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2011 Cadillac Escalade ESV: Driven

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When driving the Cadillac Escalade—even in the context of the same trip—it's quite easy to feel both reverence and revulsion.

At close to 19 feet long, the Cadillac Escalade ESV is one of the longest normal passenger vehicles you can buy. It's a couple of inches longer than the longer 'L' version of the Lincoln Town Car, and only about a foot shorter than the extended version of Ford's Econoline vans often used for airport shuttling. What makes it even more intimidating is that, from ground to rooftop, it's a couple of feet taller than the typical car, or a foot taller than many crossovers.

Excess and extroversion

And with its burbling, booming 403-horsepower, 6.2-liter V-8 engine and ever-present exhaust note, any impression the Escalade leaves is one of excess and extroversion; it's not the kind of vehicle old-money types will be driving, or seen in. And with its delicate, flashy trim and big chrome wheels, it's not the kind of vehicle that you'd take off-road, either.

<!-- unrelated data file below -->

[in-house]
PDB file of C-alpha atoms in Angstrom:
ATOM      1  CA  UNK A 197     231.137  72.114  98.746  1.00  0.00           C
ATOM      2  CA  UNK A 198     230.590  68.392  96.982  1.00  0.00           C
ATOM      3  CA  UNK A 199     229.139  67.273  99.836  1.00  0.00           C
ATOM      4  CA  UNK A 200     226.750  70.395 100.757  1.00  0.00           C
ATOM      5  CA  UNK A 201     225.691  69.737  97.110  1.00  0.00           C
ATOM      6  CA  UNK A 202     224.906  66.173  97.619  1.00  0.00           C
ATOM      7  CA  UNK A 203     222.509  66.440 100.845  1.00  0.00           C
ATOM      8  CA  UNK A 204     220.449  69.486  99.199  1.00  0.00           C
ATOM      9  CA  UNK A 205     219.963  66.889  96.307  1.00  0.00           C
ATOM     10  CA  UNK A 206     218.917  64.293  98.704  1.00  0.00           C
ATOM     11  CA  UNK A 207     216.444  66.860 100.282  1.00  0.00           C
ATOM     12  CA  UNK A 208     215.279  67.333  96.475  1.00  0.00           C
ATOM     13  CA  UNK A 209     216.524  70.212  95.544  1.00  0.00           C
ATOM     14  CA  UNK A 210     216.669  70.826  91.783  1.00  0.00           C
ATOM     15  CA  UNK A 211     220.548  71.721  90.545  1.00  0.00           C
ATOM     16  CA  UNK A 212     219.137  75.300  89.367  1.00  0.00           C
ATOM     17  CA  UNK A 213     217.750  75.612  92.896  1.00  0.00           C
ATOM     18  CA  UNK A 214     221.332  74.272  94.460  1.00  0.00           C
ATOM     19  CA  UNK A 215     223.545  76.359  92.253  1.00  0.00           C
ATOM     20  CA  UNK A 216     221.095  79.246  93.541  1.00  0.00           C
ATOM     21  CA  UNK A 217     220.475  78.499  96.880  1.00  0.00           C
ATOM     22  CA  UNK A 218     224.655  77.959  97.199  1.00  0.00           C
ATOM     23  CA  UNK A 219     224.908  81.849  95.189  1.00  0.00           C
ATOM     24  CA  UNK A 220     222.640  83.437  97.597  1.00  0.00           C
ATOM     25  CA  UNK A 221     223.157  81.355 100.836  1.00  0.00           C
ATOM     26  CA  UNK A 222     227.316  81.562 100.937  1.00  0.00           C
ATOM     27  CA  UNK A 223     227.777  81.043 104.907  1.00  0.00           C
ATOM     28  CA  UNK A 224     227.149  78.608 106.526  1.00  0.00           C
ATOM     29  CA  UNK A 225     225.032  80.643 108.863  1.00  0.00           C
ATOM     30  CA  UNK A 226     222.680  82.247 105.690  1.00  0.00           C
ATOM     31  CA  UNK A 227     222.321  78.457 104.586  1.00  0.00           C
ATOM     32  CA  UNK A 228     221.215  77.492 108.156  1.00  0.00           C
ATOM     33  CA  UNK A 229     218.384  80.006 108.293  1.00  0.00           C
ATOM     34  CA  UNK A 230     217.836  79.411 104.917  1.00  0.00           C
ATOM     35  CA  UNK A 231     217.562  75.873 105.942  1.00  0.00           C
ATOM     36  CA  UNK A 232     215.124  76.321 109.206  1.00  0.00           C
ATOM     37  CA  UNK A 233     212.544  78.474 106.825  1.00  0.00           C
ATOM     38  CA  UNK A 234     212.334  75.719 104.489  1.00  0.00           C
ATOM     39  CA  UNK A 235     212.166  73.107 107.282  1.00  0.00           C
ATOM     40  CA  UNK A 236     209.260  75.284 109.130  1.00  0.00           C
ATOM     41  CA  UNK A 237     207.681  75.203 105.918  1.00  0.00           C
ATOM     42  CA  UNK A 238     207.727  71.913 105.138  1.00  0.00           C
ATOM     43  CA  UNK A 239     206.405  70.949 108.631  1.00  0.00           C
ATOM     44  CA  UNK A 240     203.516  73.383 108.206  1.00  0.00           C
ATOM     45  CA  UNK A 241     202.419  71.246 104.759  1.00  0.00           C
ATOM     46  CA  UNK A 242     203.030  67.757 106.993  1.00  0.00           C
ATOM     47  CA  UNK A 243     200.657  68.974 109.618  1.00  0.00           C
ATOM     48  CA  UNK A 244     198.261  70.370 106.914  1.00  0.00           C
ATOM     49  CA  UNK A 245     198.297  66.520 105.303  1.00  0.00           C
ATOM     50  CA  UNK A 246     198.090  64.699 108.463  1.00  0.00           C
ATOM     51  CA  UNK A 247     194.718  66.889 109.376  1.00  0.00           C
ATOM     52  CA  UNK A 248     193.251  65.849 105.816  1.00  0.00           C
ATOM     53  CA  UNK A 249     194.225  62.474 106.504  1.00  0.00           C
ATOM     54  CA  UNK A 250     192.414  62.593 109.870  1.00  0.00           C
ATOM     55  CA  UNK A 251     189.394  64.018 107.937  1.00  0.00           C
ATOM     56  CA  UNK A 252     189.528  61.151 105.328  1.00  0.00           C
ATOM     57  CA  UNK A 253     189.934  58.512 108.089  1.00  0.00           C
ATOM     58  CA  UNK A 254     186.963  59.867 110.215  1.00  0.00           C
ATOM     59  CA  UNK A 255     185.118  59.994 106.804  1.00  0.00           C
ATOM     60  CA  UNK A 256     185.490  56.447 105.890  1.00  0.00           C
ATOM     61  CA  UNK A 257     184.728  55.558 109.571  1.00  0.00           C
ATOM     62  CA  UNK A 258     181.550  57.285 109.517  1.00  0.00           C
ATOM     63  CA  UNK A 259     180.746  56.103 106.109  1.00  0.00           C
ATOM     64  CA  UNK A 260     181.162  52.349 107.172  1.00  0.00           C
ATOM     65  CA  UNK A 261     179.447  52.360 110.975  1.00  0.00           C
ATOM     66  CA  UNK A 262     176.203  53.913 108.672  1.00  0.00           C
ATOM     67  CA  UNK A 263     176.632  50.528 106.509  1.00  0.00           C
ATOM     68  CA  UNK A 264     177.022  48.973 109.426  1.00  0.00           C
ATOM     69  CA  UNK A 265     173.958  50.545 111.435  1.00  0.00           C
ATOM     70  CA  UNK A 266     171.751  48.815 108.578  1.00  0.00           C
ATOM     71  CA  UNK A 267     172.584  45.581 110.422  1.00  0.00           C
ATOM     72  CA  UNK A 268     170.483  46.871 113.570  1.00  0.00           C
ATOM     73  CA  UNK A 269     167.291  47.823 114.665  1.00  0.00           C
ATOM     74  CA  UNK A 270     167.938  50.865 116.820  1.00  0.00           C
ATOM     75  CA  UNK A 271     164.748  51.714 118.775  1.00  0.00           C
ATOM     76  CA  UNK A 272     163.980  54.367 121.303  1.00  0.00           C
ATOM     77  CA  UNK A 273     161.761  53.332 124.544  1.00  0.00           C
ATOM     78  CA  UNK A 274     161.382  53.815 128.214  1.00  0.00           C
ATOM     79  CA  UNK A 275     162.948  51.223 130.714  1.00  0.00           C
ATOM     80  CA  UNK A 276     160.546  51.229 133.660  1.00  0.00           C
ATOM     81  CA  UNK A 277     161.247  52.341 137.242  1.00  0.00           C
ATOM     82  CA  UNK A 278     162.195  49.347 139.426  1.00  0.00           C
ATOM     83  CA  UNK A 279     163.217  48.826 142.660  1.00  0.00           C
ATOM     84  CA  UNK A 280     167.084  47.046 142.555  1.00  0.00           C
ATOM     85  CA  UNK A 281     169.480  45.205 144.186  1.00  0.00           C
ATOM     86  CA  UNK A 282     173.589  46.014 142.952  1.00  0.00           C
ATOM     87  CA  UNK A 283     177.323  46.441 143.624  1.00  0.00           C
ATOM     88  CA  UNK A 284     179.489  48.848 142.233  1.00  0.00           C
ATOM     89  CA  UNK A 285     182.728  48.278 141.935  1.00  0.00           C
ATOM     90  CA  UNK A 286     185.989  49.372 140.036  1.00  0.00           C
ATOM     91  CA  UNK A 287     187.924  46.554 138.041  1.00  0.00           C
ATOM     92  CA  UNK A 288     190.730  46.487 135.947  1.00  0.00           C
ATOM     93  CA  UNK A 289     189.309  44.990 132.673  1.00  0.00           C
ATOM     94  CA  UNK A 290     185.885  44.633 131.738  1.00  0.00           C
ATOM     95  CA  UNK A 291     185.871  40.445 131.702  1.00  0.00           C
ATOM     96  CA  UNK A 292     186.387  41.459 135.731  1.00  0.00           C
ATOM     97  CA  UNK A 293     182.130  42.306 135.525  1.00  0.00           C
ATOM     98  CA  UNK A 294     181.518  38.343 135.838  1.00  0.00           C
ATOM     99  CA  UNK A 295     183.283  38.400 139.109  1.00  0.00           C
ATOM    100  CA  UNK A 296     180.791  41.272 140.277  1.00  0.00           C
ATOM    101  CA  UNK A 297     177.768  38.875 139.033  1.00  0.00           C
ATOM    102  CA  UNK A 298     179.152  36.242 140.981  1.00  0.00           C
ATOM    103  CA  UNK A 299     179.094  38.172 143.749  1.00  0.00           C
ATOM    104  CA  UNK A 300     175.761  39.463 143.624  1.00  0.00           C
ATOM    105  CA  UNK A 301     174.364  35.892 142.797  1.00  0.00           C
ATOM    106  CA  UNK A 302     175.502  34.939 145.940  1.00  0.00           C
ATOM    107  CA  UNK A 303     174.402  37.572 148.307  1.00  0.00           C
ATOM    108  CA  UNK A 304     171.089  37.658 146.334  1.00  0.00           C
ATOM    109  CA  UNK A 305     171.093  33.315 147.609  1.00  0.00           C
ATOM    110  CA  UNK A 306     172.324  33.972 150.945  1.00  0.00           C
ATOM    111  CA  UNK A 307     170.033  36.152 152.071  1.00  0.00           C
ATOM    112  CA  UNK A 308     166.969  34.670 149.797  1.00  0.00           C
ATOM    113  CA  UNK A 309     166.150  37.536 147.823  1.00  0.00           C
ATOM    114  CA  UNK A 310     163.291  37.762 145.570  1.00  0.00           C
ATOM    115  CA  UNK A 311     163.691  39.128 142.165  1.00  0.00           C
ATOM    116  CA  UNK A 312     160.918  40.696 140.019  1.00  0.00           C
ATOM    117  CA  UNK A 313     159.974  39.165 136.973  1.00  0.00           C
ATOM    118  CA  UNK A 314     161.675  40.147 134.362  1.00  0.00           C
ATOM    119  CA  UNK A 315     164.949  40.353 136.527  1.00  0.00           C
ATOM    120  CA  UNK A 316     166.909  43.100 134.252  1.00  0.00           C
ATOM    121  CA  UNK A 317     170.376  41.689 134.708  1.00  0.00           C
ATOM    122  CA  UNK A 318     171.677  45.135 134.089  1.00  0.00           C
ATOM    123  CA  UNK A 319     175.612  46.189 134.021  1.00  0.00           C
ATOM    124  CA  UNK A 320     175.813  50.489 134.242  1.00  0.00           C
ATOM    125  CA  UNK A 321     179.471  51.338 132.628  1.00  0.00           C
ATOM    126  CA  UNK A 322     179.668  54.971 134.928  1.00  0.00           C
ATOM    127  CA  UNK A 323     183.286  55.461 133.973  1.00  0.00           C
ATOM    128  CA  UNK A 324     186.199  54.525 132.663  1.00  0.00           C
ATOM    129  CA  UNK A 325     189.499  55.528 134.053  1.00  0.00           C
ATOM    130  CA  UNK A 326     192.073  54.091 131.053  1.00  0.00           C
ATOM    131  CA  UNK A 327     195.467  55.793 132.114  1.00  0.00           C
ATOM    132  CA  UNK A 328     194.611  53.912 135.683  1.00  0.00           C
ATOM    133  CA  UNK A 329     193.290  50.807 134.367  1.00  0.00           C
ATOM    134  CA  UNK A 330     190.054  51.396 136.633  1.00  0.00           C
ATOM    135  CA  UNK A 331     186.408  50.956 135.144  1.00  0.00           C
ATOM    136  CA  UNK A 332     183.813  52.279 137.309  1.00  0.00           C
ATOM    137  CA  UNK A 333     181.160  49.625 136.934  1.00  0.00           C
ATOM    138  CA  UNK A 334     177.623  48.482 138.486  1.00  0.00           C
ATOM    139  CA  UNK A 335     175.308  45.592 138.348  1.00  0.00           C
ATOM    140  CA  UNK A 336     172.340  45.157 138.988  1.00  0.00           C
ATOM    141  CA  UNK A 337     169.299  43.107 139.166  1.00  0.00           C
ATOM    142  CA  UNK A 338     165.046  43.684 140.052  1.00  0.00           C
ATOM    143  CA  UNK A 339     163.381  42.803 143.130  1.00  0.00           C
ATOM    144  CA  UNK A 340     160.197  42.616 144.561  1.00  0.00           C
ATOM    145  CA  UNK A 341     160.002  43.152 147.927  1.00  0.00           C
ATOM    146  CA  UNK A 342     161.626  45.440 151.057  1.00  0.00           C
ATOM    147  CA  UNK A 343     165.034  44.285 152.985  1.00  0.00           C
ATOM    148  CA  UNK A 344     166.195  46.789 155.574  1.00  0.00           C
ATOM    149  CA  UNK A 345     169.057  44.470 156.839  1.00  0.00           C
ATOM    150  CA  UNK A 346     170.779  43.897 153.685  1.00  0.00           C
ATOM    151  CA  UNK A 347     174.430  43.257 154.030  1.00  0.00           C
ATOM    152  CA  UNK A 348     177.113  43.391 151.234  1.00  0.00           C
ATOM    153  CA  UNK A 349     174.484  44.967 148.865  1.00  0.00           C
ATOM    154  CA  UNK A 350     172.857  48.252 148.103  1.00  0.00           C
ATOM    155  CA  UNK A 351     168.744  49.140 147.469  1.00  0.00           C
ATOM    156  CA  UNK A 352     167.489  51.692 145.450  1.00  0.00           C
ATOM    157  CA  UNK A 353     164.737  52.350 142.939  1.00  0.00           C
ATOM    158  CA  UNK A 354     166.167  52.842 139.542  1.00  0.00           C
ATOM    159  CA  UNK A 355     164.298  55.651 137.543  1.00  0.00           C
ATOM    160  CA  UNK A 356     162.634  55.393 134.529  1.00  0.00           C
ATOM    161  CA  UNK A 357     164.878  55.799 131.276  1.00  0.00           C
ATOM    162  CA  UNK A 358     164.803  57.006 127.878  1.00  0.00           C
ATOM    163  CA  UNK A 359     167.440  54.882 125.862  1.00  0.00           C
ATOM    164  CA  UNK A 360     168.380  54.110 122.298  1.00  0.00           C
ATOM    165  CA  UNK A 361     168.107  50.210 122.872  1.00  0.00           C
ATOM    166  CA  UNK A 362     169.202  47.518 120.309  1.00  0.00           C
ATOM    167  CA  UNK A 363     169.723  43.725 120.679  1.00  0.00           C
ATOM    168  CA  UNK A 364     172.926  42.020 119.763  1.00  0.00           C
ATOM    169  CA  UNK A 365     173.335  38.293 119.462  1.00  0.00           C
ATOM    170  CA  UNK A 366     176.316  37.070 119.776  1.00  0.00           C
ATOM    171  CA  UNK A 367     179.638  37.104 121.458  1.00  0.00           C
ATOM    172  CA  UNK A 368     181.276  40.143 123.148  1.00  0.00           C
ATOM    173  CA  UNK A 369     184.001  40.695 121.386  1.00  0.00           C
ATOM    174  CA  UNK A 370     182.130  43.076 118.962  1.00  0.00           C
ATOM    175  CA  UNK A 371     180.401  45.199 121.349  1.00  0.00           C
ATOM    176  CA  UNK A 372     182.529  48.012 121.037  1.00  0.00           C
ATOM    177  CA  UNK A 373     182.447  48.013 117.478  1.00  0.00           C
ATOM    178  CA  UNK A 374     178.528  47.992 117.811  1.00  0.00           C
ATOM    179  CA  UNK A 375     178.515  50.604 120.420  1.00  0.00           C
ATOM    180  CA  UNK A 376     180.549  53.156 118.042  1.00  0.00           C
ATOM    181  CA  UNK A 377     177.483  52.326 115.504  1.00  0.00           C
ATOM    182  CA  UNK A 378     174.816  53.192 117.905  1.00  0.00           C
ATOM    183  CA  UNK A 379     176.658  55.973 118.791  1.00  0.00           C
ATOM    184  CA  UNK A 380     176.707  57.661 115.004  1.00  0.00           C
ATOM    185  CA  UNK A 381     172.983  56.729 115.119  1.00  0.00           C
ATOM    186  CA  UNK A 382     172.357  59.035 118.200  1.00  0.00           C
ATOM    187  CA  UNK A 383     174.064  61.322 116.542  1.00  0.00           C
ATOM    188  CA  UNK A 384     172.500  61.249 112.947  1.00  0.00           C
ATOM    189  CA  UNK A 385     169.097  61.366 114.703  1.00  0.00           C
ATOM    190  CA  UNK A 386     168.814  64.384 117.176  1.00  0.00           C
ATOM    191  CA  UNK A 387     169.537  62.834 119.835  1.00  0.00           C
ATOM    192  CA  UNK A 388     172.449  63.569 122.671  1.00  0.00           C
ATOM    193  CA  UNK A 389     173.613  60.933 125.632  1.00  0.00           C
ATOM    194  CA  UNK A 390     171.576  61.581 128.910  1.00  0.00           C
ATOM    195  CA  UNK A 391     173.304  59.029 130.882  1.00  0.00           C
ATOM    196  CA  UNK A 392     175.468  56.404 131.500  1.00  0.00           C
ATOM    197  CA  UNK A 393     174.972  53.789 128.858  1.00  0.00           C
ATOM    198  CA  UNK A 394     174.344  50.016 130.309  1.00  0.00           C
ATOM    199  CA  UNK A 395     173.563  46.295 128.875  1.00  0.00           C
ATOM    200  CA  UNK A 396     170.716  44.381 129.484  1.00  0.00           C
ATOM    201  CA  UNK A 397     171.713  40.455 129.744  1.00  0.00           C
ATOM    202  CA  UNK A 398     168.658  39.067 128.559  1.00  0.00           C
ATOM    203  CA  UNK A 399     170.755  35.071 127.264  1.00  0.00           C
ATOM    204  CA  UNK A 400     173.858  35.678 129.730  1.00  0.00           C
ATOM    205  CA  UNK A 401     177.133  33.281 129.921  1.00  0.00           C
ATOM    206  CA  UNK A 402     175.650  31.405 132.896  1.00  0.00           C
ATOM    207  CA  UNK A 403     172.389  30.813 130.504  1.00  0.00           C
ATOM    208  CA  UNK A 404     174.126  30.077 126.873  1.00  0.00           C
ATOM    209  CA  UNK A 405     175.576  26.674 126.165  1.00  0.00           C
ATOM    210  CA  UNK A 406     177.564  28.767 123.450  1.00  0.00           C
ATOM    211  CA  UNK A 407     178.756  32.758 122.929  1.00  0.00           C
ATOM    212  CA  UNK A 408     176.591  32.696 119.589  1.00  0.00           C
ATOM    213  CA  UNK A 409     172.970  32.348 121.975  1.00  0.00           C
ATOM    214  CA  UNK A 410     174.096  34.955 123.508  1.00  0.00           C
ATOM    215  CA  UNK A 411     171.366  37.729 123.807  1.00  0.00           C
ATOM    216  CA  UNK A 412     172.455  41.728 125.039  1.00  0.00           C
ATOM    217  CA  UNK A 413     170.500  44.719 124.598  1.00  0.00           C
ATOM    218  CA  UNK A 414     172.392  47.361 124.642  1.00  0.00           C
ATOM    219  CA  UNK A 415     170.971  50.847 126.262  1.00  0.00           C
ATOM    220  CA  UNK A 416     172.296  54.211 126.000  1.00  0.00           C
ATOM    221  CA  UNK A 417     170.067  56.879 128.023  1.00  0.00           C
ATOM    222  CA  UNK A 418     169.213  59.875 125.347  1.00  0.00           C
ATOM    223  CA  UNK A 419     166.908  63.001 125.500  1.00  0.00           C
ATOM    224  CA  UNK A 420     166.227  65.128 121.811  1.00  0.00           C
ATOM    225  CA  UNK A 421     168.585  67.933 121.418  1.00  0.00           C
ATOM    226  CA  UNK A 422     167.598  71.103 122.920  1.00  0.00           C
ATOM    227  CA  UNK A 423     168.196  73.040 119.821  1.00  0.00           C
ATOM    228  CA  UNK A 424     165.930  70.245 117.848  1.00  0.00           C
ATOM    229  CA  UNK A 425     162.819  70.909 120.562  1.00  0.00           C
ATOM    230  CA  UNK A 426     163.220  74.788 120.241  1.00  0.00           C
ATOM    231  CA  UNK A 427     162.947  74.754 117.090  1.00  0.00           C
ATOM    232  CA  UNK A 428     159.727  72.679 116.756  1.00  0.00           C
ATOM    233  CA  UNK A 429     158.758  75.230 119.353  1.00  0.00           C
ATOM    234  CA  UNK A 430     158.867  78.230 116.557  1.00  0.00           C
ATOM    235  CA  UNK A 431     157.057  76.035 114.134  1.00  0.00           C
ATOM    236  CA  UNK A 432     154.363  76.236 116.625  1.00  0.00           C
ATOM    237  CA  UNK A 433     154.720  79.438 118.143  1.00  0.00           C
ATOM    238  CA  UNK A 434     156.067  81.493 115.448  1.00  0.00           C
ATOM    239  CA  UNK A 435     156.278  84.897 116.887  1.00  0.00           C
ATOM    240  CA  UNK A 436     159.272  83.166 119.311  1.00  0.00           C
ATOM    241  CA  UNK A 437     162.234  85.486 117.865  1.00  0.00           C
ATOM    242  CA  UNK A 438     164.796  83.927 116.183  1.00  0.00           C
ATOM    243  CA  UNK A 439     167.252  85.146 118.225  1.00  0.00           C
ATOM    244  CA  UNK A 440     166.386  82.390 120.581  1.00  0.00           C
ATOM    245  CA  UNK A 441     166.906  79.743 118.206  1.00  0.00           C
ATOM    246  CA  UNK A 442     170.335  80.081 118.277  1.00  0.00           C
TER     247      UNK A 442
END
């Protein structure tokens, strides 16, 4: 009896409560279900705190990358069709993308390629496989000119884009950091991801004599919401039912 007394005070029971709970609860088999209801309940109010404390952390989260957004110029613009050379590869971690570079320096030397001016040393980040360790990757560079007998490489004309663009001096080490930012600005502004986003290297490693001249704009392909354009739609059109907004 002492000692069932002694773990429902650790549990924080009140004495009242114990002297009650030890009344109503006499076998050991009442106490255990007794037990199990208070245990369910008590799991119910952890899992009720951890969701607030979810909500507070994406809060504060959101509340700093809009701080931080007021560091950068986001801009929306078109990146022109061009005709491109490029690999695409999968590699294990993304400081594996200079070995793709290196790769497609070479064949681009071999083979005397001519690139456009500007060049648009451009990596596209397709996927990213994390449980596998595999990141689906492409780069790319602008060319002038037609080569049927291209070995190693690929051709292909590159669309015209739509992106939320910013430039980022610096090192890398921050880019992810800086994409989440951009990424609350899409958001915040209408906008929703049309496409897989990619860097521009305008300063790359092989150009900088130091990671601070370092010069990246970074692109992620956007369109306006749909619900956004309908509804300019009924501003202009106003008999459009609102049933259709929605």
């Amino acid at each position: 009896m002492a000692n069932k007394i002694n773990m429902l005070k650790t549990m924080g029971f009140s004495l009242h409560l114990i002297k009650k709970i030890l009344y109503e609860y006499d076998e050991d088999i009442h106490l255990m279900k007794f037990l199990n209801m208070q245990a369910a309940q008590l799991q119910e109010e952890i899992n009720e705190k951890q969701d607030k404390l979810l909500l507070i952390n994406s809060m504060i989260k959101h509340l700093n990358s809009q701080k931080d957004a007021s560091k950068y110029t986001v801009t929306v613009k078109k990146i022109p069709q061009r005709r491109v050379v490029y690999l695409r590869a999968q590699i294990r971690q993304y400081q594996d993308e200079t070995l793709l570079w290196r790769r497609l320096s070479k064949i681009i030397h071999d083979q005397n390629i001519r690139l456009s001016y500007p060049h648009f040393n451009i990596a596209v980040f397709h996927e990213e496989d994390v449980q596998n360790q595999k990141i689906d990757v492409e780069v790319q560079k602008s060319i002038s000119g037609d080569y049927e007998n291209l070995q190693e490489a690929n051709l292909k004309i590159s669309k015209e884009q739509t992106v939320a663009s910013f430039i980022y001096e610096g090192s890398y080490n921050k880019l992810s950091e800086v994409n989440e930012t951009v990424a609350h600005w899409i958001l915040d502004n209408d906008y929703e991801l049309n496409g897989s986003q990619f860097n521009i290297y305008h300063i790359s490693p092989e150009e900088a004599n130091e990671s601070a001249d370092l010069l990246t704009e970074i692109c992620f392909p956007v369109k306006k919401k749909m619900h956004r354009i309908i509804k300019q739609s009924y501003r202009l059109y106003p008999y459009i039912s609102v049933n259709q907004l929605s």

It's a monster. At the same time, though, it does what it does so well: Which is carry three couples out in comfort when needed; shuttle up to seven across town; provide luxury space for a family plus space for big dogs in back; or even tow 7,700 pounds—all with a supreme, secure feel that's confidence inspiring to both driver and passengers, and a uniquely American panache that's not rivaled in anything from Europe or Japan.

Likewise, the Escalade's cabin feels lavish, but not as extravagant and over the top as its exterior—or its image in movies and music videos—might suggest. The perforated Tehama anilene leather upholstery is thick yet soft and supple, and nicely detailed with embroidered Cadillac logos; and the leather padding throughout the instrument panel and door panels make sure you don't rub against any hard surfaces—which in front are attractive Olive Ash and Walnut Burl trim anyway.

One refinement issue that surprised us a bit was, with a mostly empty vehicle, how much you do hear the seats and trim toward the back of the vehicle creak and wiggle over bumps. Since everything else inside has been hushed so aggressively, you hear those smaller things that much more.

Versatile, but it's not easy

If you need versatility, the Escalade ESV leaves lots to be desired compared to most of the larger crossovers. There's nothing so easy as just folding the third-row seats, or flipping them up, for transporting the likes of a piece of furniture that you'd like to set down flat. To get that flat floor, you'll have to get someone to help you remove them from the vehicle, and it's a job. In back, too, the DVD entertainment system in our test Escalade had the finish of personal electronics from a decade ago.


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